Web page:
For years, a major shift has been underway for teen women.
As female empowerment movements like #MeToo were dominating the cultural conversation, many brands, including direct competitors, were anchoring their positions on encouraging concepts like strength, confidence and bravery.
Gilly Hicks needed to carve out its own space in the conversation while still aligning with the positive, upbeat nature of its sister brand, Hollister.
Archrival kicked off an extensive custom research project that included 2000 quantitative responses, 250 digital qualitative responses and dozens of deep dive interviews to better understand how female-identifying teens were interpreting the media’s messages of empowerment. Our goal was to uncover what these teens were feeling in relation to the category that no one else was saying.
Gen Z females have felt just as much pressure to be strong, confident and intelligent as they have to meet a standard of physical beauty. At their core, they feel frustrated by a lack of freedom to just be — whatever that means to them.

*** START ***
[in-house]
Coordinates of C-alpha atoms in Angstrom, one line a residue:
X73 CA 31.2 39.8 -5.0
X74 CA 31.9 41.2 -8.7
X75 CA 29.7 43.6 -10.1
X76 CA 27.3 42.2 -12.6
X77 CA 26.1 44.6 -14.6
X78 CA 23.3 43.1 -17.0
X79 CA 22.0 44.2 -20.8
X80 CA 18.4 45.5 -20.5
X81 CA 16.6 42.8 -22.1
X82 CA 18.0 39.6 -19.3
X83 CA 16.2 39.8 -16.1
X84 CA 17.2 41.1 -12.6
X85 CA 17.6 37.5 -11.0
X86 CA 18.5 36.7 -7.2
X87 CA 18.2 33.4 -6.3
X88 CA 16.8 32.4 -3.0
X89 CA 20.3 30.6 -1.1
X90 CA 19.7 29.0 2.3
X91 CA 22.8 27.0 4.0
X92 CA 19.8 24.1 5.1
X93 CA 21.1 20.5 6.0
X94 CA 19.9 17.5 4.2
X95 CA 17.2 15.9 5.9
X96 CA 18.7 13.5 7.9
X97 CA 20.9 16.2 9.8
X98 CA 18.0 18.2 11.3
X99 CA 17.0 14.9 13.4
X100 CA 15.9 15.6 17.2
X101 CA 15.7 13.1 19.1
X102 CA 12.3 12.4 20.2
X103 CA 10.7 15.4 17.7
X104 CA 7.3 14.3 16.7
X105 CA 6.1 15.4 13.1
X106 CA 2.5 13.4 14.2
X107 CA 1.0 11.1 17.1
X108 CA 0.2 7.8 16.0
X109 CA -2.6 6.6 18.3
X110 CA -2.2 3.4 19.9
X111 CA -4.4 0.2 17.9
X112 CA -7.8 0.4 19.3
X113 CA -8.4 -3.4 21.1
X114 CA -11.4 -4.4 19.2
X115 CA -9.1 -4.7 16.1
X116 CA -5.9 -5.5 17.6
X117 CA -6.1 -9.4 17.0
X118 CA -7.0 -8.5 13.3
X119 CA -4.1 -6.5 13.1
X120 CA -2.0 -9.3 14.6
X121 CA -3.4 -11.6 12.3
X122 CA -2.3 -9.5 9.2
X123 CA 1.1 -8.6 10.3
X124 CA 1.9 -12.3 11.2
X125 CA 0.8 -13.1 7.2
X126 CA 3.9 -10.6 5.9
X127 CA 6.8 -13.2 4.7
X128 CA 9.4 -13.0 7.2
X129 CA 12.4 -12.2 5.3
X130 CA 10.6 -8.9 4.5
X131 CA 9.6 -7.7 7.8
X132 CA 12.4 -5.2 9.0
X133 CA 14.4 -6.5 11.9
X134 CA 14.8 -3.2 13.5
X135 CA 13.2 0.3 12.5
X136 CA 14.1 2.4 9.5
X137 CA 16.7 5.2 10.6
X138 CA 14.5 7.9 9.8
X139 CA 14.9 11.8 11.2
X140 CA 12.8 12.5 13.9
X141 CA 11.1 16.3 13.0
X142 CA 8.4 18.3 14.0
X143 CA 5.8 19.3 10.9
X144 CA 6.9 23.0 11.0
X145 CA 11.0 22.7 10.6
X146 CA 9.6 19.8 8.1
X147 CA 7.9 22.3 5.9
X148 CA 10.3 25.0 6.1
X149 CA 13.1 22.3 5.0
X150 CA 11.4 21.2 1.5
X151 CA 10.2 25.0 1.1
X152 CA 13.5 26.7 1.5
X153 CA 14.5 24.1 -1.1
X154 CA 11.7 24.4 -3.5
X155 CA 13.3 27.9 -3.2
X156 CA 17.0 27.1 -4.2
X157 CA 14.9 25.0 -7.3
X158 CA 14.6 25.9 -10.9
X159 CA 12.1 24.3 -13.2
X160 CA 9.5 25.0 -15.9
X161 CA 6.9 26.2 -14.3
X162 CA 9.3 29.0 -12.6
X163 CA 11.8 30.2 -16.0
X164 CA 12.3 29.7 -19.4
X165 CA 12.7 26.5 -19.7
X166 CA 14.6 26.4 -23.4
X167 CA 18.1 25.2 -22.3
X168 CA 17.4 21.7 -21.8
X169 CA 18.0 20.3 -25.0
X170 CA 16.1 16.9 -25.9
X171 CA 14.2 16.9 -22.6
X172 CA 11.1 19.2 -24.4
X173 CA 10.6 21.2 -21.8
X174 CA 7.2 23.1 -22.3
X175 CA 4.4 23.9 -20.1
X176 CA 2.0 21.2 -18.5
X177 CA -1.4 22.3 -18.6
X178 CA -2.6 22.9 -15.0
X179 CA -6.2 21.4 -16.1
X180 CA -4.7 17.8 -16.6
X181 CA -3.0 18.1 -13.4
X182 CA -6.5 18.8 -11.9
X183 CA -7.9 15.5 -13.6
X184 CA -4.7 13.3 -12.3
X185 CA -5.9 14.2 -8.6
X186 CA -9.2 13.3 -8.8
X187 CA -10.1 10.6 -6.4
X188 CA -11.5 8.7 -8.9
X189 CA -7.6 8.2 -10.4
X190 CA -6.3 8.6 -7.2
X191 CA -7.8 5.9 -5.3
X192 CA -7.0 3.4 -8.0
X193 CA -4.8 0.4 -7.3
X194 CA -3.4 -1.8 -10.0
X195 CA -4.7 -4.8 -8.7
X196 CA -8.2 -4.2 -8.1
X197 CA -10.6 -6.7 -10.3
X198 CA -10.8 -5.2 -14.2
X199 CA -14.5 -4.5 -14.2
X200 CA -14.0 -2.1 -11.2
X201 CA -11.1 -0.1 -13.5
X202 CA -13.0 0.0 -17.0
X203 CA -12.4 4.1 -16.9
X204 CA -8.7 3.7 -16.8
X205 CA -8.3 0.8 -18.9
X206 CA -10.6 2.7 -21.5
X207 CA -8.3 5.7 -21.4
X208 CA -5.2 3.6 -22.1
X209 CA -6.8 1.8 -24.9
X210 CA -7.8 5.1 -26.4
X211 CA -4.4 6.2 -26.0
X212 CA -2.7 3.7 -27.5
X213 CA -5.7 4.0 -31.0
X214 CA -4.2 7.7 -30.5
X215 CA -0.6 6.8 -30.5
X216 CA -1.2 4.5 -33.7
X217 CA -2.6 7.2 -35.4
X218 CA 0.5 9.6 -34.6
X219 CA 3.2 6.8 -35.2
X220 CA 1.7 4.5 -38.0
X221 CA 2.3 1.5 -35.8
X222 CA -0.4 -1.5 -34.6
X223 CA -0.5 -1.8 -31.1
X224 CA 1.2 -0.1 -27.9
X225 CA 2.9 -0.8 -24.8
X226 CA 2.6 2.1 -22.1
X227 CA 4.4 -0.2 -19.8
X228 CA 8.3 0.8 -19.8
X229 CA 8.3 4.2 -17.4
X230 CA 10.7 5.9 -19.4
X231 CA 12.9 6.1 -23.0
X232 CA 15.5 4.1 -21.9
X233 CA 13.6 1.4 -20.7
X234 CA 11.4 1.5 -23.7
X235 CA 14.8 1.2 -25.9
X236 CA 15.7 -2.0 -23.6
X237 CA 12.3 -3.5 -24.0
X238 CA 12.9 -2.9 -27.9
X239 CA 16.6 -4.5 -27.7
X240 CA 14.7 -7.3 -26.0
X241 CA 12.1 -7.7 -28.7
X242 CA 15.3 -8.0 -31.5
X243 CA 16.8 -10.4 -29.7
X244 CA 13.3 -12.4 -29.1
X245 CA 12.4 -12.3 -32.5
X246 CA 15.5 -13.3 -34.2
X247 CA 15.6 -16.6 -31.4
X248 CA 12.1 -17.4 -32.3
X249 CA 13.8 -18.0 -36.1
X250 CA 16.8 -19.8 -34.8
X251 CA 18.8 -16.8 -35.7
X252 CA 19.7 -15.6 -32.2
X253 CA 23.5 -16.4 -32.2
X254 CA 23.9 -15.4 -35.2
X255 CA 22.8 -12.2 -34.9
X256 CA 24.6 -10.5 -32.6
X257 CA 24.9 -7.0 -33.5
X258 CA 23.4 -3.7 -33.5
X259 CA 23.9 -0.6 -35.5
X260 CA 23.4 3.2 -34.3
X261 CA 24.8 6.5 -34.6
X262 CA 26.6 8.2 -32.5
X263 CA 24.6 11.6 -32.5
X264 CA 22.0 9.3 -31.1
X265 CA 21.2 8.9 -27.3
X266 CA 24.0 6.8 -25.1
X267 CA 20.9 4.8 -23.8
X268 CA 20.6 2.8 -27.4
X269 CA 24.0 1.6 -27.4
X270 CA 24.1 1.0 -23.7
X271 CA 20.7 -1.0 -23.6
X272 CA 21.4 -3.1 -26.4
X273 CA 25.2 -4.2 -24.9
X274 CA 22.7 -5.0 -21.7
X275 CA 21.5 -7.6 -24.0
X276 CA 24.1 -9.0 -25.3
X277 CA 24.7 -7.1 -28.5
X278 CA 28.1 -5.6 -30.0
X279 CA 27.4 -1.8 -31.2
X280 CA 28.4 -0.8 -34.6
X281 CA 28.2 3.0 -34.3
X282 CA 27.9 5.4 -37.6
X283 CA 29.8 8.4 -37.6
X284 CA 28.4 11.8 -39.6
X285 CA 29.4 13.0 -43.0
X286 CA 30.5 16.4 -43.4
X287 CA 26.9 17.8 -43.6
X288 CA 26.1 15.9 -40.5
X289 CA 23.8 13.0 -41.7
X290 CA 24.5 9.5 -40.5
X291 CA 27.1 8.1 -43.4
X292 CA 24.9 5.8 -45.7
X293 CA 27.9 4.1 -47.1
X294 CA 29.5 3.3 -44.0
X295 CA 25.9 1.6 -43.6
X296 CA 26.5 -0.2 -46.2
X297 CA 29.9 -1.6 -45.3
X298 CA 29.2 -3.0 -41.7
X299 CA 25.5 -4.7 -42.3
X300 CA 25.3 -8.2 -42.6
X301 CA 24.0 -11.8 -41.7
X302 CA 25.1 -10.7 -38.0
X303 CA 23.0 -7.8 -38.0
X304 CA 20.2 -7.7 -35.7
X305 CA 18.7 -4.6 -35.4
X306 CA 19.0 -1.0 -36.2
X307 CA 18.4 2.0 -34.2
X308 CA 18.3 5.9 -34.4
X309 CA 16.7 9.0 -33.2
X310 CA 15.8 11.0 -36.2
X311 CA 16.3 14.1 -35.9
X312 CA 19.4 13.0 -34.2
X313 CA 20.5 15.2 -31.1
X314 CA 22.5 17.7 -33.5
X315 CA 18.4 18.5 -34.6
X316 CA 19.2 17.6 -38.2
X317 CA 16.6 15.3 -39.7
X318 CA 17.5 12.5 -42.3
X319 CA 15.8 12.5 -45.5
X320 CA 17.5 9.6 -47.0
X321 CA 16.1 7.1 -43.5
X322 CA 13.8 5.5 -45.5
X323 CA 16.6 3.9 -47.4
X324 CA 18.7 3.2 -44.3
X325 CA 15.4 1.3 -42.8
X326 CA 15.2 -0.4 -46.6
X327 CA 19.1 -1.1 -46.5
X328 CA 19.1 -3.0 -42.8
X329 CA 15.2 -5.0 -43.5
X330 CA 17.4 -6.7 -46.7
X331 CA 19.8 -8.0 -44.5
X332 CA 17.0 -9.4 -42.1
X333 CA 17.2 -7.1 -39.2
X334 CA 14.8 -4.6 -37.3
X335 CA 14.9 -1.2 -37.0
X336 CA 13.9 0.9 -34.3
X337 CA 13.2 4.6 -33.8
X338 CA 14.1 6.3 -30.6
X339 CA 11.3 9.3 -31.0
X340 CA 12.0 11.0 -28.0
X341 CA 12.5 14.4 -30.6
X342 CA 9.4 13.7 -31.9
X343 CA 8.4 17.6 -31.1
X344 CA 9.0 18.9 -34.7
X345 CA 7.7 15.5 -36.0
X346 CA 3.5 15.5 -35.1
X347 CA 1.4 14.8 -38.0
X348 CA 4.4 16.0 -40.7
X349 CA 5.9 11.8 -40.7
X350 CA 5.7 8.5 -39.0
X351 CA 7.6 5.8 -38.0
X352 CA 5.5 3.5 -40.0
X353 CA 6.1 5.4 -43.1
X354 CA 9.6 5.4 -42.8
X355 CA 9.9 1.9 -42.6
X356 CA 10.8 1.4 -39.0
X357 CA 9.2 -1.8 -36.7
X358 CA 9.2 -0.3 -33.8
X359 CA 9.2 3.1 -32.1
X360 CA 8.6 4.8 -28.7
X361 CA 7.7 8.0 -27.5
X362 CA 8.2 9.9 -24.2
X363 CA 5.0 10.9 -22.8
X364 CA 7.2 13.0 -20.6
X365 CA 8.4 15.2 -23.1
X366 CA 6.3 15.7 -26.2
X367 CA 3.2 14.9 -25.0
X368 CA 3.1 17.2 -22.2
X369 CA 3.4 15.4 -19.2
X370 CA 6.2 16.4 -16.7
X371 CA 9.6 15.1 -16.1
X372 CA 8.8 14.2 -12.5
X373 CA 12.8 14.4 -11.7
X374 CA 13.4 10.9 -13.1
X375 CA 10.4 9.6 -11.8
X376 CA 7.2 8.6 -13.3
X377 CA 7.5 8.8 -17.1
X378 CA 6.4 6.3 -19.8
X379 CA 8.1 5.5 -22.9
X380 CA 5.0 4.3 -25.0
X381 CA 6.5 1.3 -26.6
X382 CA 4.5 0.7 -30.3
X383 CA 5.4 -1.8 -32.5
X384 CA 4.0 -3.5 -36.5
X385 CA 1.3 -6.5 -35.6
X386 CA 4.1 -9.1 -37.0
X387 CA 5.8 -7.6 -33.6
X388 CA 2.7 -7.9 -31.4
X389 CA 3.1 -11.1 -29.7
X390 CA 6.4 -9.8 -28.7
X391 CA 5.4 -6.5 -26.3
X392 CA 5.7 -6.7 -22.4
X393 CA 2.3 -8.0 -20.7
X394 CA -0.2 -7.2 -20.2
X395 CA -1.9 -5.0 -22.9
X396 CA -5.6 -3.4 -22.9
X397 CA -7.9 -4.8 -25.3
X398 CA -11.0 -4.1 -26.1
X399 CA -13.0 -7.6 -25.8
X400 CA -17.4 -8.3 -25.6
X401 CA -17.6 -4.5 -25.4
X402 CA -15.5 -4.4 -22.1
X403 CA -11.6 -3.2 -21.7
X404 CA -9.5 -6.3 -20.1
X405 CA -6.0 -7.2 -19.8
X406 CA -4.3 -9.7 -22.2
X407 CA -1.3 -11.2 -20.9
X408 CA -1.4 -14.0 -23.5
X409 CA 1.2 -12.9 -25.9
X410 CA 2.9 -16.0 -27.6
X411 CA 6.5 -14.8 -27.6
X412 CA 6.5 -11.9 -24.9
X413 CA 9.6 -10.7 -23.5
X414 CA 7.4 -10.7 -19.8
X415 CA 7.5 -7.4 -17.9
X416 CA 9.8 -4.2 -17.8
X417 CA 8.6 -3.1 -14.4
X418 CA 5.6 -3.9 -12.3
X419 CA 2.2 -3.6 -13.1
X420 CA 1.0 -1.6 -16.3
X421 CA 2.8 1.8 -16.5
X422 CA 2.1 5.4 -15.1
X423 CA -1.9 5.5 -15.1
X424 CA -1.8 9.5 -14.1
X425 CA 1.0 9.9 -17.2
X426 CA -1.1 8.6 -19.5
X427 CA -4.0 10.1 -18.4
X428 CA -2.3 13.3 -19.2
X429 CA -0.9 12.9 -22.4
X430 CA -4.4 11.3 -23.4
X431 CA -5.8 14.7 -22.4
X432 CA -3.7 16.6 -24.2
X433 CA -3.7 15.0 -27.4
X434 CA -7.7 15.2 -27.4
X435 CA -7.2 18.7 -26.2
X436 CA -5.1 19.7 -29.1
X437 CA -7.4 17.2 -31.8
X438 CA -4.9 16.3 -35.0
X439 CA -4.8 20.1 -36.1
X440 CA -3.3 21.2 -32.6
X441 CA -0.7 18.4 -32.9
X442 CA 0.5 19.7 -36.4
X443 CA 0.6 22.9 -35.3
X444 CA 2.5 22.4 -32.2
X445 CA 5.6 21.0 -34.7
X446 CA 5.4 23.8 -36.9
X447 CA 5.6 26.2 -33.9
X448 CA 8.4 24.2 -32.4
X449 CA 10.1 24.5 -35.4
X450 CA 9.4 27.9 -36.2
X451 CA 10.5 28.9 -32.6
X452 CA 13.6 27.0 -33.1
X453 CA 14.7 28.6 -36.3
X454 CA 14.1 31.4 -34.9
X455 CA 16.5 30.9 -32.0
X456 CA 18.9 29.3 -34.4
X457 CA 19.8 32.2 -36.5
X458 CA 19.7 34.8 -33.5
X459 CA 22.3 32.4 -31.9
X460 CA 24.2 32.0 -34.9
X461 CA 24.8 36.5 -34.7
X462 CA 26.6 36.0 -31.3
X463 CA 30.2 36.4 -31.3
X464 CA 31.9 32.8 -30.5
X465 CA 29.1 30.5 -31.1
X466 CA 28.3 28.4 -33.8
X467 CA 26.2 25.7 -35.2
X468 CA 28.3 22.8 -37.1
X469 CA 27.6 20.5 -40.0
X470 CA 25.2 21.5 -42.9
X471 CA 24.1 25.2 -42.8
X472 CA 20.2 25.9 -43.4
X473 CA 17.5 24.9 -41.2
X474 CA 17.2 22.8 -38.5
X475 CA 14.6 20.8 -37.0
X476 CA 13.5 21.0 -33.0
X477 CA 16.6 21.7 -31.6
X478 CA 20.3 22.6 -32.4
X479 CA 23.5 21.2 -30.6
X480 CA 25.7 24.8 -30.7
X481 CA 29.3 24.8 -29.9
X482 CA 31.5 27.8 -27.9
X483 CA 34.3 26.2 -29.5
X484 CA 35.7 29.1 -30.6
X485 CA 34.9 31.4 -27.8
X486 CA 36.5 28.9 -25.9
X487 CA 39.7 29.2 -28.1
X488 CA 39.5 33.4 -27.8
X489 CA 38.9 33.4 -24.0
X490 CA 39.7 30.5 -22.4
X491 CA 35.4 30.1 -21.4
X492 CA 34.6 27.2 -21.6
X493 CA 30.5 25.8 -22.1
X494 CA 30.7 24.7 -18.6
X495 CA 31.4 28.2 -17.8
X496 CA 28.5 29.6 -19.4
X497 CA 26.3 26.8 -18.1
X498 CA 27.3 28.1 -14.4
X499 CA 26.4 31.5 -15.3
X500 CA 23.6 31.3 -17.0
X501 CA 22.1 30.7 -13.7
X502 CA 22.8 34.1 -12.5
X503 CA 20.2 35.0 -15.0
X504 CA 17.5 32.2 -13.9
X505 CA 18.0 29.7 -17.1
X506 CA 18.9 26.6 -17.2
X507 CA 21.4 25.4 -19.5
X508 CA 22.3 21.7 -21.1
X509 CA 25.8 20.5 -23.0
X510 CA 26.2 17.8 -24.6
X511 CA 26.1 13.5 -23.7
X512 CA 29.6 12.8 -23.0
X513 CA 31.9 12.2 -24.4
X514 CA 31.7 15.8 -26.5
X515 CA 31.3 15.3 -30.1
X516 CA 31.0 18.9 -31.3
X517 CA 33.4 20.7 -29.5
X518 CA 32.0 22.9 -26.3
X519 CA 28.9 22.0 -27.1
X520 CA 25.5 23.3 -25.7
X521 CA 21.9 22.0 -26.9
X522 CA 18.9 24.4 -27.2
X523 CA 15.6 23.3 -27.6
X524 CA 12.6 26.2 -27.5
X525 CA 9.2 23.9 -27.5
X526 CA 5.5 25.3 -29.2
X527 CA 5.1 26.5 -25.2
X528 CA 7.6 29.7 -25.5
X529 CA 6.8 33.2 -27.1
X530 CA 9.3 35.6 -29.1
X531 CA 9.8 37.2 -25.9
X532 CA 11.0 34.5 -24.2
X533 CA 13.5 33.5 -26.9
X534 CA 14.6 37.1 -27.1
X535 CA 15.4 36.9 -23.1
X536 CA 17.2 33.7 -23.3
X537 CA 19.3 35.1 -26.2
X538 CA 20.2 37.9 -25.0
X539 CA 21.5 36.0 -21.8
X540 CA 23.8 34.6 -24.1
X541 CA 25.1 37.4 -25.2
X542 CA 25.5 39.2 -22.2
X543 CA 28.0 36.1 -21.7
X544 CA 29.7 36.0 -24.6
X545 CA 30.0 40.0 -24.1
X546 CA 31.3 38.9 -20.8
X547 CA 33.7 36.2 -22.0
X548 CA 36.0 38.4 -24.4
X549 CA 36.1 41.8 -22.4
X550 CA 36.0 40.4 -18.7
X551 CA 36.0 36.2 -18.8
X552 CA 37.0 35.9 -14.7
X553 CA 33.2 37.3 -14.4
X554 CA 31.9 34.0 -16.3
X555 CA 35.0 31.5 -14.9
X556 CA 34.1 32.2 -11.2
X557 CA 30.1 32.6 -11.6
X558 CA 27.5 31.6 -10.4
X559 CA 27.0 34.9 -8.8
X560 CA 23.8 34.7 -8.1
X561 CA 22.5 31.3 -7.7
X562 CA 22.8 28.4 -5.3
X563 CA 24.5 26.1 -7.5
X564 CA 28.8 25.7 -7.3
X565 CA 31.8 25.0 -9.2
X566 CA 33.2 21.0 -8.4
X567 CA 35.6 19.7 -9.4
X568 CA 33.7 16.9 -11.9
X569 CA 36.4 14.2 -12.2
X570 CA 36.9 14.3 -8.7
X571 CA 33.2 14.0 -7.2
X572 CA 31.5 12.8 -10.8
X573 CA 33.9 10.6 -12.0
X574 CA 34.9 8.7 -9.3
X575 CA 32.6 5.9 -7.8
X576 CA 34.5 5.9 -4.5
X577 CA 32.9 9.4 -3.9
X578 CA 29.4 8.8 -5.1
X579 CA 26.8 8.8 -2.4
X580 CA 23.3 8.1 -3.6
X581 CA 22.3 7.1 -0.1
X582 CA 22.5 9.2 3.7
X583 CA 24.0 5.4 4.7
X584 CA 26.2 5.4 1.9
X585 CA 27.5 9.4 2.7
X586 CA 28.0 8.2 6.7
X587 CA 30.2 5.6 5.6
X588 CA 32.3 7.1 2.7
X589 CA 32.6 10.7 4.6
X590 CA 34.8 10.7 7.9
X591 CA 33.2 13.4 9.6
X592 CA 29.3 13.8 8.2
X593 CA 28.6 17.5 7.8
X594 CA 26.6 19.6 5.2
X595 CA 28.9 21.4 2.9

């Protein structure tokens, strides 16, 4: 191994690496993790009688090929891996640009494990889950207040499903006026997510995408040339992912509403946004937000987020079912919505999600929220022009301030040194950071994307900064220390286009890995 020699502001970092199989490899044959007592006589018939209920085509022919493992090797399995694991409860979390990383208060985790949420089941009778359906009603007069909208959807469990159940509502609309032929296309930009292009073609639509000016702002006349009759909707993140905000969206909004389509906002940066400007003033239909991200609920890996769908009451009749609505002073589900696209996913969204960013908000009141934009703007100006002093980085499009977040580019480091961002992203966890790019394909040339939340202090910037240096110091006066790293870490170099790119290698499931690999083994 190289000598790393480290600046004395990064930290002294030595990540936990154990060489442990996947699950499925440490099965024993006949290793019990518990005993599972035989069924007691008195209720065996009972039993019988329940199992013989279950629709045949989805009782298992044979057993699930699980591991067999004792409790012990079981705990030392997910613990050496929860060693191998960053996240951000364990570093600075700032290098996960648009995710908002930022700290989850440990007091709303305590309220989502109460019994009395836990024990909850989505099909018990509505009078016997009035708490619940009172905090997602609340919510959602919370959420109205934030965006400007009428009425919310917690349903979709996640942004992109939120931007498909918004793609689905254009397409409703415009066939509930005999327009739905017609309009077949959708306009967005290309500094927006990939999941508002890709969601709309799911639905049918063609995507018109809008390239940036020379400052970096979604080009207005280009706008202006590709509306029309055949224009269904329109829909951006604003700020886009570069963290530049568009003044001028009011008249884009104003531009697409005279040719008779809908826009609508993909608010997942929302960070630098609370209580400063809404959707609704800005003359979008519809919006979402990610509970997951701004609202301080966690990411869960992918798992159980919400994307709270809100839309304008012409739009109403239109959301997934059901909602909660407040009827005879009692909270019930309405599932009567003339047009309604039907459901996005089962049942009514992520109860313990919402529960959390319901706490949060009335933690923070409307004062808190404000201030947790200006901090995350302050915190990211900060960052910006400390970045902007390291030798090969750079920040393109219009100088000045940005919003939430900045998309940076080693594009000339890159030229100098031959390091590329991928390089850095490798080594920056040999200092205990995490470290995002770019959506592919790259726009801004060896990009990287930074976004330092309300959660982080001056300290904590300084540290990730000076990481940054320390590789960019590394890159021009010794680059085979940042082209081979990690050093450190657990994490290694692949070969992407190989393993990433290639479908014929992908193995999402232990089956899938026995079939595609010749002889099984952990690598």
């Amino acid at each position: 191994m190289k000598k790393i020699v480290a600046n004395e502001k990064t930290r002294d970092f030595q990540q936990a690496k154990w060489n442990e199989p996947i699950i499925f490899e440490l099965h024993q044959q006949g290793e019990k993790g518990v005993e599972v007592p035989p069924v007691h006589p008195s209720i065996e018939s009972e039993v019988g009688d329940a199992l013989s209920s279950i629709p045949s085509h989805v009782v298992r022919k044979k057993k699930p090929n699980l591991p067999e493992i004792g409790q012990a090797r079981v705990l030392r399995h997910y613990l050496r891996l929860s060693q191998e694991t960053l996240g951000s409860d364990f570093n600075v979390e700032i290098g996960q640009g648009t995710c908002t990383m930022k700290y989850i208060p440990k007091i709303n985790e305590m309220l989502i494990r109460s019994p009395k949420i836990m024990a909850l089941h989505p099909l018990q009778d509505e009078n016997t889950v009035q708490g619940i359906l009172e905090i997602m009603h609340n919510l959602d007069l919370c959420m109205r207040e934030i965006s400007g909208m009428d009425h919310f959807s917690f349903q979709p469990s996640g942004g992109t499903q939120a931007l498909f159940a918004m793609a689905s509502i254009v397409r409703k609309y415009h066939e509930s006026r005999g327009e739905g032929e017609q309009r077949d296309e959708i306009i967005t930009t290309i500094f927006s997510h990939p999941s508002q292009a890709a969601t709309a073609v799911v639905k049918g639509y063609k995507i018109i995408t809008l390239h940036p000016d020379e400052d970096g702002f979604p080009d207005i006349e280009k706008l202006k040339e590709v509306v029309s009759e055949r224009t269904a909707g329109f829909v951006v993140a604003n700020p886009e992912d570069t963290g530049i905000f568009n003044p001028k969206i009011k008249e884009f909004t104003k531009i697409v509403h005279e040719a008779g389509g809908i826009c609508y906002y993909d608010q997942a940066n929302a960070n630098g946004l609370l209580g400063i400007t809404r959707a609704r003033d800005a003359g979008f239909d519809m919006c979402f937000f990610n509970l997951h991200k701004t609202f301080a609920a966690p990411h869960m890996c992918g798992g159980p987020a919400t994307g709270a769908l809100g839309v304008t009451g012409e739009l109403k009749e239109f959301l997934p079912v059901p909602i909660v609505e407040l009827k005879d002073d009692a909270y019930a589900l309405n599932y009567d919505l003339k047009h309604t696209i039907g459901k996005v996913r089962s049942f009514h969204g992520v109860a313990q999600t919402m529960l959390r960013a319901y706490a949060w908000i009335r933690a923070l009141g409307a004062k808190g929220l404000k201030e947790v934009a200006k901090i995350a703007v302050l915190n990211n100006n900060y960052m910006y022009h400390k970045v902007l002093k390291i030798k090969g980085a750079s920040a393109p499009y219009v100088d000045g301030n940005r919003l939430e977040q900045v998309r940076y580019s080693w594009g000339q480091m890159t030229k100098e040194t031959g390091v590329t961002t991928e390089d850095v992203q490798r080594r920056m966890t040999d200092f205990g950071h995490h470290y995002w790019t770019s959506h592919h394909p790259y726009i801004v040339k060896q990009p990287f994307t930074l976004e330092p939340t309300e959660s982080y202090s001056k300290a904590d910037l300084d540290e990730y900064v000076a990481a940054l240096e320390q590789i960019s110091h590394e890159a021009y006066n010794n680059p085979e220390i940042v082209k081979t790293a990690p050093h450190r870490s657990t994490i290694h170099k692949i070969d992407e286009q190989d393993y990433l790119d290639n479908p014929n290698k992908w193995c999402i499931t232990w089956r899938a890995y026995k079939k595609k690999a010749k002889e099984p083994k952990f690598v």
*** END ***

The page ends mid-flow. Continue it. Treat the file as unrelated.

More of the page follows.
The results surprised us. The most universal theme that emerged from the data was around pressure as you might expect. Except, teens were expressing they felt just as much pressure from messages telling them to be strong, confident and successful, as they were from messages considered more traditional for the category around being beautiful or thin.
To them it seemed it was all the same — society was telling them who and how to be.
This massive insight became the cornerstone of Gilly Hick’s new brand position. All creative was crafted in a way that allowed its audience the space to think, feel and identify for themselves. All imagery and messaging would steer clear of using any pressure or labels to ensure a feeling of safety and inclusivity.
In the end,
Archrival and Hollister rallied around a new brand strategy of “Wildly Undefined” that gives space for teens to interpret, own and express what it means to be themselves.